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Sunday, 10 April 2016

The 'Others'

Hi,

From day one of Foggy's creation, I have ensured that his campaigns are positive to ensure maximum engagement with his Followers. My theory is that even people who know nothing about M.E, it's history and current internal politics, will love Foggy and learn whilst having fun. At the moment, there is a trend on social media to highlight the very real, negative points of M.E in the hope that, as with cancer, non-sufferers will see how dreadful the illness is and empathise/sympathise//understand/help create change. However, I strongly believe this is not the best way forward.

The 'Others' refers to people that have not been affected by M.E, whether as a sufferer, carer, relative or friend. I'm giving them that title because of the inclusive bubble we seem to have created around ourselves that excludes everyone else. I agree 100% that forums and networks are very important for sufferers and carers for support and information reasons. Unfortunately, these sites can be so inclusive they do not help to raise awareness externally. Seriously, do you think that someone who wants to learn about M.E will spend longer than 2 seconds reading the latest arguments and social media bickering about what M.E should be called or whether the latest research was a waste of time? Negativity does not lead to engagement.

If we are going to successfully progress forward in terms of awareness and subsequently research funding, We must make M.E as inclusive and accessible as possible. Stressing the basics rather than the intricacies of an already extremely complicated and multifaceted illness will help 'the Others' understand the phenomena that is Myalgic Encephalomyelitis. As a community, we are very good at supporting each other and offering a caring word when desperately needed. However, we seem to be alienating the very people that we need help from whether that is financial or emotional. Many of us can't work and are on benefits. It is a fact that most charitable fundraising projects come from sufferers, carers or our families. We need to widen that circle to end the constant struggle to raise research funding.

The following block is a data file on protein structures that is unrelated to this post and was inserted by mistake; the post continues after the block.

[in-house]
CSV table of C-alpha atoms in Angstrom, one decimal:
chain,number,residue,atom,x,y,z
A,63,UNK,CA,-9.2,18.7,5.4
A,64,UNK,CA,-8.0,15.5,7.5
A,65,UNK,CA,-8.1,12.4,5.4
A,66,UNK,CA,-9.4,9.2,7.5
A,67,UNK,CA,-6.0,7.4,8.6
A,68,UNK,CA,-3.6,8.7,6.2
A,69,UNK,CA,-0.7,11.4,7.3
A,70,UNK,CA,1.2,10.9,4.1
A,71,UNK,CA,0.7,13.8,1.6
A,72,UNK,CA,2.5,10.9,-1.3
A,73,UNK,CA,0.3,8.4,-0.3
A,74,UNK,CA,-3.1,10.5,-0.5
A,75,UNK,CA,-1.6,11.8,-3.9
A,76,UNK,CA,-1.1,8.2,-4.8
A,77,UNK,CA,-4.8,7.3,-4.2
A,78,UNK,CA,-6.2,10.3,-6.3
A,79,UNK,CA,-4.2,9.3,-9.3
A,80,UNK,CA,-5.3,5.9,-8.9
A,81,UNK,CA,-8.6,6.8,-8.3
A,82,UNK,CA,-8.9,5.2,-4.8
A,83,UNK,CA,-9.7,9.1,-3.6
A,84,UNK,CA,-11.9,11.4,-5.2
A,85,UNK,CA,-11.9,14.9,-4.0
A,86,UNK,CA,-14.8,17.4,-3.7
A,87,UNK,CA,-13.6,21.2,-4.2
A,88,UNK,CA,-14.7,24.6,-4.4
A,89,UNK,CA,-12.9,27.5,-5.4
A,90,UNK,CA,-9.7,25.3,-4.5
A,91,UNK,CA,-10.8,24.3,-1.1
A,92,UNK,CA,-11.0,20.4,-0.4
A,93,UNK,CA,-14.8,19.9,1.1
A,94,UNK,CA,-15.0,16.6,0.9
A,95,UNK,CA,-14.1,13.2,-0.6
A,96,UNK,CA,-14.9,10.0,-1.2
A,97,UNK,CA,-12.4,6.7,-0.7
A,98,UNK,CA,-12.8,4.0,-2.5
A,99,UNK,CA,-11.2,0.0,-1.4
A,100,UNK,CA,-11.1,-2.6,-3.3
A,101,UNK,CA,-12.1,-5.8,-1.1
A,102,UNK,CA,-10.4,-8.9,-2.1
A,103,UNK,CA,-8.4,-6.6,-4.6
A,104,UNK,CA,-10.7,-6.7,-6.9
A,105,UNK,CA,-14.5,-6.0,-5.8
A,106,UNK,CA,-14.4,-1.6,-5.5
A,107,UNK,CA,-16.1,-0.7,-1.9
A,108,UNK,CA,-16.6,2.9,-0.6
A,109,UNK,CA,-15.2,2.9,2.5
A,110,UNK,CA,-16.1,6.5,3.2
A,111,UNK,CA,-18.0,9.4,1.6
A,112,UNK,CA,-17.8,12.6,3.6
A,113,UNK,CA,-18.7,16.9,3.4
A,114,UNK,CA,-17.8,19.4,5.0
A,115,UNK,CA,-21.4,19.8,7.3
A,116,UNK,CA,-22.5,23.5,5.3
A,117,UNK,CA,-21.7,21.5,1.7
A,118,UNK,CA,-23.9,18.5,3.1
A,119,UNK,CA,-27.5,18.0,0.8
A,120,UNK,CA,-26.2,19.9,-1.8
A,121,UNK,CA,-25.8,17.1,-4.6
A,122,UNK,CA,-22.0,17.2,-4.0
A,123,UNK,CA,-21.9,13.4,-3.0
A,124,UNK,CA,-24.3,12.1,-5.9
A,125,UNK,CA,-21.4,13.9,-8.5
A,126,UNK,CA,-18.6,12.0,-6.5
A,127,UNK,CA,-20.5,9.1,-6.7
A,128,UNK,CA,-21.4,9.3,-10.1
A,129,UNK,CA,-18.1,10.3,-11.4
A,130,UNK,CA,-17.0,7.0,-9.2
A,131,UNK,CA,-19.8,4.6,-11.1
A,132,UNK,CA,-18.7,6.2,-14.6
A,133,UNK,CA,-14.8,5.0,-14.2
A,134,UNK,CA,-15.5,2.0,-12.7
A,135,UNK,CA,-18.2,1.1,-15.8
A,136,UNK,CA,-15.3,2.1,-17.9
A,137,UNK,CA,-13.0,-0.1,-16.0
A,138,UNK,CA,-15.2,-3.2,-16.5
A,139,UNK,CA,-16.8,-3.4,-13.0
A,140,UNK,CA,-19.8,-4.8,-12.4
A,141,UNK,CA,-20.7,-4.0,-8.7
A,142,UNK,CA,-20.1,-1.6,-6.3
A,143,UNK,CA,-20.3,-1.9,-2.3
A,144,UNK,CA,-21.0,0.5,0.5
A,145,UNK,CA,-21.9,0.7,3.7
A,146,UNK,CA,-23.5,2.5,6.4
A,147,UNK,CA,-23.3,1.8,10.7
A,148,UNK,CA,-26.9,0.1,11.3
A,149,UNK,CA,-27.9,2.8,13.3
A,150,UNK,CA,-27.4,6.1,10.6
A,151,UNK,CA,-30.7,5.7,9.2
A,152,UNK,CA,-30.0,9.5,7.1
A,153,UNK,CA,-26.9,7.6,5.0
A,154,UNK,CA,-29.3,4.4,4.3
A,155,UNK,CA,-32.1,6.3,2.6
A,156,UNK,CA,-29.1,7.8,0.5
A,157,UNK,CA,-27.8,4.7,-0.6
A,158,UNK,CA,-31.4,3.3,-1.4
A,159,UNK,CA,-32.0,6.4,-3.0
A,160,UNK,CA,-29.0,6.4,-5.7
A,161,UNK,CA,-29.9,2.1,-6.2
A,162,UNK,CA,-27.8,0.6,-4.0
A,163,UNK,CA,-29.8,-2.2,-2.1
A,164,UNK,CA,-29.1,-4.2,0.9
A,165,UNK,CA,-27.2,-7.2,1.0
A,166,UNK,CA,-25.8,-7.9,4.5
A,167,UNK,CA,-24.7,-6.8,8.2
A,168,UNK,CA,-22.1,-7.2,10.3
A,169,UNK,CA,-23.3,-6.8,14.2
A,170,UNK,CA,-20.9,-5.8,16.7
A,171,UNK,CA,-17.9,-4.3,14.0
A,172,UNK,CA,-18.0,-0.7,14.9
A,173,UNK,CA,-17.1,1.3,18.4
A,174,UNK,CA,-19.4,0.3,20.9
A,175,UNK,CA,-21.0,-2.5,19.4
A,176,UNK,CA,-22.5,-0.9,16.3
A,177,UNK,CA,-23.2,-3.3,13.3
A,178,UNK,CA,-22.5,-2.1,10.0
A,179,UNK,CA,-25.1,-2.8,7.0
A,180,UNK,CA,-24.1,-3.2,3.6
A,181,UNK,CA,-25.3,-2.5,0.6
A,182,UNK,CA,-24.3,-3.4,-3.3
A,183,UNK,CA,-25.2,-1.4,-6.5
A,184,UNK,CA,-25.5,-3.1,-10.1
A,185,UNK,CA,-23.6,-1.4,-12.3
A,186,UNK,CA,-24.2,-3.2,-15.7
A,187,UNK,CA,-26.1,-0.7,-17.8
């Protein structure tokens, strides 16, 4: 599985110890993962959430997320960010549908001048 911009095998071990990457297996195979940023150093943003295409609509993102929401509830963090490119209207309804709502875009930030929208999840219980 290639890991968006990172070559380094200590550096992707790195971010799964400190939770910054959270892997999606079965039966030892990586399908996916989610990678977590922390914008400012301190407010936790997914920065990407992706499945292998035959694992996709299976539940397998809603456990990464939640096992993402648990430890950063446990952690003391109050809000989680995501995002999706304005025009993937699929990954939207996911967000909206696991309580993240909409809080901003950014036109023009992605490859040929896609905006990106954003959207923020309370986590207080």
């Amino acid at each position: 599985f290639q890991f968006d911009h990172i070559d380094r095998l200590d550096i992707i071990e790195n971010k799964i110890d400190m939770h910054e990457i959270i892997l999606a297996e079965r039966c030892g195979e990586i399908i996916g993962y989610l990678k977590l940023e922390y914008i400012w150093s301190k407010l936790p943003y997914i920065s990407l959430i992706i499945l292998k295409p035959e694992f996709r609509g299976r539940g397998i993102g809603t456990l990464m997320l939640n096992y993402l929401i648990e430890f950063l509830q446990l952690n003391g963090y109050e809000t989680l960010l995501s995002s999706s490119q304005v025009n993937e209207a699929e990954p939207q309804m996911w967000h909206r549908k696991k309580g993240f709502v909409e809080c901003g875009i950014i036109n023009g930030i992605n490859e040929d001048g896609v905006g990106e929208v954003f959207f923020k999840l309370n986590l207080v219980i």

It is bizarre to me that, in the main, the people with the least energy (sufferers) are having to do their own fundraising to pay for research into their illness! We need more of the 'Others' to understand and appreciate that it could happen to them. That M.E is so common, there is a kind of 6 degrees of separation, they WILL know someone who has been struck down with it. Whether that is a relative, friend, work colleague or someone they knew at school. The cause is not known so no preventative measures can be taken ie. diet, lifestyle, drugs. With that in mind, everyone should be concerned that the seriousness is not being addressed by many governments and health authorities. 17 million people worldwide is too big a number to be ignored and misunderstood.

At Foggy's launch back in July 2014, I was the only M.E sufferer in the room. The 'Others' were in the majority. Overall, I have encountered a willingness to learn and empathy.
They all wanted to learn about the illness, since then these lovely people have been immensely supportive and have helped with my fundraising. This is an example of my reasoning. Inclusion of everyone will only lead to progressing forward. Open up and let people in, yes there are doubters and negativity has to be endured from some quarters but on the whole support and a willingness to learn can be experienced too.

It has repeatedly been said to me that donations are low because sufferers don't have much spare cash. It is a fact that the 'Others' made up more than 80% of donations during the last campaign. This, again, stresses my point that these fabulous people should not be excluded from our cause. True, they do not understand 100% of the illness but then does anyone? All of us experience a wide range of different symptoms to varying levels. It is hard for us to understand them let alone someone who only sees the 'invisible illness'.

Love,

Sally xxx

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